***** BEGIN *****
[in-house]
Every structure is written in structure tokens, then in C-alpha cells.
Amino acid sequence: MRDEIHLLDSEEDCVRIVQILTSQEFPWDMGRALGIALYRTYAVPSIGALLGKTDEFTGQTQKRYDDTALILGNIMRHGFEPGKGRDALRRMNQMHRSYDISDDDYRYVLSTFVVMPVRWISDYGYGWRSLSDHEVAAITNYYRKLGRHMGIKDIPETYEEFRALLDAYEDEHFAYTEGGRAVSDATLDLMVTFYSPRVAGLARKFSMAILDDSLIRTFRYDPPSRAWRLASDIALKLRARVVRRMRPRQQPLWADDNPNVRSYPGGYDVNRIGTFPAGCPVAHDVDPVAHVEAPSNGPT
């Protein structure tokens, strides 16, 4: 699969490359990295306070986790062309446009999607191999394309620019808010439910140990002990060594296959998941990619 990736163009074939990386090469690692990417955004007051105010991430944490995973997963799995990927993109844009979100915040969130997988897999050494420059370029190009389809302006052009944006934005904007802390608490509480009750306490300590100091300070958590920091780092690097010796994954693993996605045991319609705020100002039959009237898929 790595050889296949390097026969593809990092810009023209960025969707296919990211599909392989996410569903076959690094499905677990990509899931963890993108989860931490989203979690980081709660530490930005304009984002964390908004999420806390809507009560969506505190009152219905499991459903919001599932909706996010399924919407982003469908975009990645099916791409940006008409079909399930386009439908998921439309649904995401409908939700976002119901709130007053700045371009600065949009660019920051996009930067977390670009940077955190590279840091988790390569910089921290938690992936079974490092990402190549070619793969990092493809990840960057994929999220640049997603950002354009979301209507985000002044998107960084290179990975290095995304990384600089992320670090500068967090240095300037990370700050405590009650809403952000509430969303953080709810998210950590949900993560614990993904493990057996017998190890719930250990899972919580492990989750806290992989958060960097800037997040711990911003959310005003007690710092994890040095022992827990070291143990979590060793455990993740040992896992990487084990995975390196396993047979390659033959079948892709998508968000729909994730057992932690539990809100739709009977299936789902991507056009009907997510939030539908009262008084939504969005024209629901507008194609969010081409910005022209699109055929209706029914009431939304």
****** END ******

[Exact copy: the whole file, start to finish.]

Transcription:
[in-house]
Every structure is written in structure tokens, then in C-alpha cells.
Amino acid sequence: MRDEIHLLDSEEDCVRIVQILTSQEFPWDMGRALGIALYRTYAVPSIGALLGKTDEFTGQTQKRYDDTALILGNIMRHGFEPGKGRDALRRMNQMHRSYDISDDDYRYVLSTFVVMPVRWISDYGYGWRSLSDHEVAAITNYYRKLGRHMGIKDIPETYEEFRALLDAYEDEHFAYTEGGRAVSDATLDLMVTFYSPRVAGLARKFSMAILDDSLIRTFRYDPPSRAWRLASDIALKLRARVVRRMRPRQQPLWADDNPNVRSYPGGYDVNRIGTFPAGCPVAHDVDPVAHVEAPSNGPT
């Protein structure tokens, strides 16, 4: 699969490359990295306070986790062309446009999607191999394309620019808010439910140990002990060594296959998941990619 990736163009074939990386090469690692990417955004007051105010991430944490995973997963799995990927993109844009979100915040969130997988897999050494420059370029190009389809302006052009944006934005904007802390608490509480009750306490300590100091300070958590920091780092690097010796994954693993996605045991319609705020100002039959009237898929 790595050889296949390097026969593809990092810009023209960025969707296919990211599909392989996410569903076959690094499905677990990509899931963890993108989860931490989203979690980081709660530490930005304009984002964390908004999420806390809507009560969506505190009152219905499991459903919001599932909706996010399924919407982003469908975009990645099916791409940006008409079909399930386009439908998921439309649904995401409908939700976002119901709130007053700045371009600065949009660019920051996009930067977390670009940077955190590279840091988790390569910089921290938690992936079974490092990402190549070619793969990092493809990840960057994929999220640049997603950002354009979301209507985000002044998107960084290179990975290095995304990384600089992320670090500068967090240095300037990370700050405590009650809403952000509430969303953080709810998210950590949900993560614990993904493990057996017998190890719930250990899972919580492990989750806290992989958060960097800037997040711990911003959310005003007690710092994890040095022992827990070291143990979590060793455990993740040992896992990487084990995975390196396993047979390659033959079948892709998508968000729909994730057992932690539990809100739709009977299936789902991507056009009907997510939030539908009262008084939504969005024209629901507008194609969010081409910005022209699109055929209706029914009431939304």